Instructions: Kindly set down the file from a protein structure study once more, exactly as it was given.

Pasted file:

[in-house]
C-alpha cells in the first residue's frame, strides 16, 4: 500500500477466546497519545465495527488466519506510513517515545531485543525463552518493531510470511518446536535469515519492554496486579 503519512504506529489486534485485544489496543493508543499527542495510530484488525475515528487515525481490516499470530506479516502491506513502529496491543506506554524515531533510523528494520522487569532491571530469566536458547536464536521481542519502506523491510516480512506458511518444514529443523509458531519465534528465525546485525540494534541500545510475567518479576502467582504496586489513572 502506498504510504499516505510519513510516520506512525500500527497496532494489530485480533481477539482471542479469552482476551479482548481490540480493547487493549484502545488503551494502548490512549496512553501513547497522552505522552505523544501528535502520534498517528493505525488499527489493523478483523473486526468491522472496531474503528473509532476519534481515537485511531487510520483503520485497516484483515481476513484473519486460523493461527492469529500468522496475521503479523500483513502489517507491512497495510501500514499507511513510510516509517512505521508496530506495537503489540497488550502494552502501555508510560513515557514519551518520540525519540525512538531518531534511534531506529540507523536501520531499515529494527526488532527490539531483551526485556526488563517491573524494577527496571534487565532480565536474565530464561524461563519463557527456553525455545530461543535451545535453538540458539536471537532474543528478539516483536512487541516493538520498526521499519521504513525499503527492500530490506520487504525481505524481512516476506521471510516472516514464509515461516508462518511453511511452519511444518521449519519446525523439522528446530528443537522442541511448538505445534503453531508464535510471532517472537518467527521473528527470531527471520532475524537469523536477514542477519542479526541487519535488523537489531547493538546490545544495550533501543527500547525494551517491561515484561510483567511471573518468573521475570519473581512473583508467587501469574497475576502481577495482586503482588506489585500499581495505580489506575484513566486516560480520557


[in-house]
C-alpha cells in the first residue's frame, strides 16, 4: 500500500477466546497519545465495527488466519506510513517515545531485543525463552518493531510470511518446536535469515519492554496486579 503519512504506529489486534485485544489496543493508543499527542495510530484488525475515528487515525481490516499470530506479516502491506513502529496491543506506554524515531533510523528494520522487569532491571530469566536458547536464536521481542519502506523491510516480512506458511518444514529443523509458531519465534528465525546485525540494534541500545510475567518479576502467582504496586489513572 502506498504510504499516505510519513510516520506512525500500527497496532494489530485480533481477539482471542479469552482476551479482548481490540480493547487493549484502545488503551494502548490512549496512553501513547497522552505522552505523544501528535502520534498517528493505525488499527489493523478483523473486526468491522472496531474503528473509532476519534481515537485511531487510520483503520485497516484483515481476513484473519486460523493461527492469529500468522496475521503479523500483513502489517507491512497495510501500514499507511513510510516509517512505521508496530506495537503489540497488550502494552502501555508510560513515557514519551518520540525519540525512538531518531534511534531506529540507523536501520531499515529494527526488532527490539531483551526485556526488563517491573524494577527496571534487565532480565536474565530464561524461563519463557527456553525455545530461543535451545535453538540458539536471537532474543528478539516483536512487541516493538520498526521499519521504513525499503527492500530490506520487504525481505524481512516476506521471510516472516514464509515461516508462518511453511511452519511444518521449519519446525523439522528446530528443537522442541511448538505445534503453531508464535510471532517472537518467527521473528527470531527471520532475524537469523536477514542477519542479526541487519535488523537489531547493538546490545544495550533501543527500547525494551517491561515484561510483567511471573518468573521475570519473581512473583508467587501469574497475576502481577495482586503482588506489585500499581495505580489506575484513566486516560480520557